Competition Tribunal rules against Mediclinic expansion in North West

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Mediclinic’s bid to expand into the North West has been dealt a blow after the Competition Tribunal ruled against the private hospital group’s plans to acquire a rival company, reports Business Day.

The Competition Tribunal announced that it had prohibited its proposed merger with Matlosana Medical Health Services (MMHS) because it would substantially lessen competition in the region. Mediclinic still has the option of challenging the decision at the Competition Appeal Court.

The report says the tribunal’s decision highlights the conundrum facing JSE-listed private hospital groups, which include Mediclinic and its rivals Netcare and Life Healthcare. All three groups have sought to counter the limited potential for increasing their domestic footprint with offshore ventures, with varying degrees of success.

“They are caught between a rock and a hard place,” said Fairtree Capital portfolio manager Jean-Pierre Verster. “There is acknowledgement by investors that the three big hospital groups have already got a dominant position in aggregate, with almost 75% market share between them. It will therefore be increasingly difficult for them to acquire hospitals in South Africa. That is the reason why they have all gone offshore – with mixed results,” he said.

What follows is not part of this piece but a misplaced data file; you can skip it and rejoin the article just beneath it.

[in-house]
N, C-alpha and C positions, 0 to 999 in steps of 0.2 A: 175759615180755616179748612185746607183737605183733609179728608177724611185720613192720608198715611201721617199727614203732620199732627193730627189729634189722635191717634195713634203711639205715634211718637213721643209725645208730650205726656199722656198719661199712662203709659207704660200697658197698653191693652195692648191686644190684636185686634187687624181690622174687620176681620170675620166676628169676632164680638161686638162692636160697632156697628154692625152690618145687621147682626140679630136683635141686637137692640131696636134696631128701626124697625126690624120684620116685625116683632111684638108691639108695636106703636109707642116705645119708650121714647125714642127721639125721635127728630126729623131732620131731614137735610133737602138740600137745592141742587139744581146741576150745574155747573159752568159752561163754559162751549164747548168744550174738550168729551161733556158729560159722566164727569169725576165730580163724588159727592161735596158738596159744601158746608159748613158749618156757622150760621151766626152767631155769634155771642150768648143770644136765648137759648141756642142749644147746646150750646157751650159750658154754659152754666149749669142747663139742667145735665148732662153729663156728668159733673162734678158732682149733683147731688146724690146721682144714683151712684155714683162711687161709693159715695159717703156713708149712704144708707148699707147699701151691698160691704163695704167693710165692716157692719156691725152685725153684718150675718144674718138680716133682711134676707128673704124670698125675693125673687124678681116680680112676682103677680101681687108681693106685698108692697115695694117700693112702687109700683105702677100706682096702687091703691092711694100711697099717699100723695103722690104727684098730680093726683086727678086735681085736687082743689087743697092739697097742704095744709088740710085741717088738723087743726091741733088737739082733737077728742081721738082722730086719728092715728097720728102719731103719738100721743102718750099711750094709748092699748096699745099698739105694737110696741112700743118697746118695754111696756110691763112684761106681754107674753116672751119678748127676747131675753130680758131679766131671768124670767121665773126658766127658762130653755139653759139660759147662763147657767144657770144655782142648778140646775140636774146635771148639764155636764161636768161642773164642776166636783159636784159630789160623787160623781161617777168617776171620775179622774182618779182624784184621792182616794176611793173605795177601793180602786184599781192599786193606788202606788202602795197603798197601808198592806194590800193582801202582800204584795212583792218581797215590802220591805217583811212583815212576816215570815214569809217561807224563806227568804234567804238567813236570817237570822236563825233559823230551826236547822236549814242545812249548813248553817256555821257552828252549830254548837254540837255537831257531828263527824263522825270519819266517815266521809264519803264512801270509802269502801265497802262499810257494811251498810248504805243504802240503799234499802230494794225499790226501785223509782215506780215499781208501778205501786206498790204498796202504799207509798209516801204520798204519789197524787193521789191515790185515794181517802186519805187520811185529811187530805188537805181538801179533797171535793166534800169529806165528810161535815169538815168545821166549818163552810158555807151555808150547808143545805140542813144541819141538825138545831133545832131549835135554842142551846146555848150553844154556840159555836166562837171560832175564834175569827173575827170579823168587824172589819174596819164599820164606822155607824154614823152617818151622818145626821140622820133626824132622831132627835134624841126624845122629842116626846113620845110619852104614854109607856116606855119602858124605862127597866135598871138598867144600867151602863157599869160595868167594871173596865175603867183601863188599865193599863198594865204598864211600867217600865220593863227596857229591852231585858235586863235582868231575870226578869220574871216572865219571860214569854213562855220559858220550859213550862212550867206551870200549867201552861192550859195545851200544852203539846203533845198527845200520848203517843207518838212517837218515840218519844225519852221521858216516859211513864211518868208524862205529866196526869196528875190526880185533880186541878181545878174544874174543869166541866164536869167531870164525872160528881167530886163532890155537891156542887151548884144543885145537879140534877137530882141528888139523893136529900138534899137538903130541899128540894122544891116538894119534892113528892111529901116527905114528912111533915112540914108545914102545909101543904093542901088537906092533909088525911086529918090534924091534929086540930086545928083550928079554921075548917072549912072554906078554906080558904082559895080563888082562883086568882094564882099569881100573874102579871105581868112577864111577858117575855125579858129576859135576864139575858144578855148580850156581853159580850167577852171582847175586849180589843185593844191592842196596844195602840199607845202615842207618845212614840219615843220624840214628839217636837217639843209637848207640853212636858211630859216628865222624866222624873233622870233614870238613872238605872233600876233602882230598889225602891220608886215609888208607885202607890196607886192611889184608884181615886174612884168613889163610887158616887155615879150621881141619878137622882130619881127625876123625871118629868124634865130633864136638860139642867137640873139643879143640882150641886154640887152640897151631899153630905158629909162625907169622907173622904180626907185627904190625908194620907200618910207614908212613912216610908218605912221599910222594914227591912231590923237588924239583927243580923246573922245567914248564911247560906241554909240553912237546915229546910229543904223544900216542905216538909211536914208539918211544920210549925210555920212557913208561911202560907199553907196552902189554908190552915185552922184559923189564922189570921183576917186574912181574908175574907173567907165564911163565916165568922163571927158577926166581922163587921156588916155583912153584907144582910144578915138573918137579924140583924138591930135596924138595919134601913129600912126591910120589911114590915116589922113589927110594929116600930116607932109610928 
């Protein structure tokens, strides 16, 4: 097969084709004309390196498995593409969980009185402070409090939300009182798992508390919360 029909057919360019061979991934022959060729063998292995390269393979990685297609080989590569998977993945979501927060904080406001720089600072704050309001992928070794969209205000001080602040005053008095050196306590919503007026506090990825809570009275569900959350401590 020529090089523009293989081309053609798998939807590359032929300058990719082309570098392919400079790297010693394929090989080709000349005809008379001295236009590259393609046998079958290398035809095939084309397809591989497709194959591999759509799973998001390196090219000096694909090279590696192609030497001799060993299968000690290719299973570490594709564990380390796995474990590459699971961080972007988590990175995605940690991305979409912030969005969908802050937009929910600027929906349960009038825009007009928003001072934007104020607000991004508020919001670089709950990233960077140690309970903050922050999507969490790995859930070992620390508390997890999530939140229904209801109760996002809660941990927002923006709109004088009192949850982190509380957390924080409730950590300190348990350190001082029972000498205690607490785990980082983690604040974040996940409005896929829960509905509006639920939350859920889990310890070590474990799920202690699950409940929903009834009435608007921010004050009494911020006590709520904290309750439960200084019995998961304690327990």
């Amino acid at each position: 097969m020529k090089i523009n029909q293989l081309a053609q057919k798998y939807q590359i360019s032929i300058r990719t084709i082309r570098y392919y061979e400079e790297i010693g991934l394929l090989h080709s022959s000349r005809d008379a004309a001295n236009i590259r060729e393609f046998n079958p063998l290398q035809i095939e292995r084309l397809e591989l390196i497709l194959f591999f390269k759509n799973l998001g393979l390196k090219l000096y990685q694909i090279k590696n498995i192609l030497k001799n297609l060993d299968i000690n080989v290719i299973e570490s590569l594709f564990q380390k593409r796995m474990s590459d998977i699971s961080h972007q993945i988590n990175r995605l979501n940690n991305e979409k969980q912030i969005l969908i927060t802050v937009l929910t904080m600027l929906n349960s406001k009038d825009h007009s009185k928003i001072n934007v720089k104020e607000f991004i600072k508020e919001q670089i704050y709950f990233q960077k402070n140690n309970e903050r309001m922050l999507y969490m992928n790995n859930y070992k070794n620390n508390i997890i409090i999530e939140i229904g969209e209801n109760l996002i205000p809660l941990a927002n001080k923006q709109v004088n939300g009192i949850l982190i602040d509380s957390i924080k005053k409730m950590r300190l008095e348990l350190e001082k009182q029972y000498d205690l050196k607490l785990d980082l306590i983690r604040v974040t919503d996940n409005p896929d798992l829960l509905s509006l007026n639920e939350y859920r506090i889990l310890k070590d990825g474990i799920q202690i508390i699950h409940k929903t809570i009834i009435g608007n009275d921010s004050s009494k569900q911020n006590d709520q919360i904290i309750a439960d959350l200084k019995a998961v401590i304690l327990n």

The report says Mediclinic owns private hospitals in Southern Africa, Switzerland and the Middle East, and has a minority stake in the UK private hospital group Spire Healthcare. It struggled to bed down its Abu Dhabi business and its Swiss operations have been squeezed by unexpected regulatory changes.

Netcare is still seeking a buyer for its stake in the UK’s biggest private hospital group, General Healthcare Group, after it decided to pull out of the UK in 2018, while Life Healthcare recently sold its stake in Indian hospital group Max Healthcare.

The report says Mediclinic’s plans to acquire MMHS – which owns two multi-disciplinary hospitals in Klerksdorp, a psychiatric hospital, and a nursing training school – were blocked by the Competition Commission in 2017. At the time the commission said it was recommending that the deal be prohibited because it was likely to substantially reduce competition in and around Klerksdorp and would allow Mediclinic to raise prices as soon as the transaction took effect. Mediclinic took the matter to the tribunal, and presented its final argument in mid-January.

The tribunal said it had “engaged extensively” with the merging parties to see if a potential remedy could be found to address the commission’s competition concerns, without success. It said it would provide the reasons for its decision at a later stage.

“The merging parties’ proposed remedies were canvassed with a number of medical aids that gave valuable inputs to the tribunal. However, despite different proposed remedies put up by the merging parties over several months, no appropriate remedy was tendered that would cure the substantial lessening of competition that would arise as a result of the proposed transaction,” it is quoted in the report as saying.

Mediclinic said it would comment once it had studied the tribunal’s written reasons for its decision. These must be provided within 20 days. It said it reserved its rights to take the matter to the Competition Appeal Court.

Business Day report

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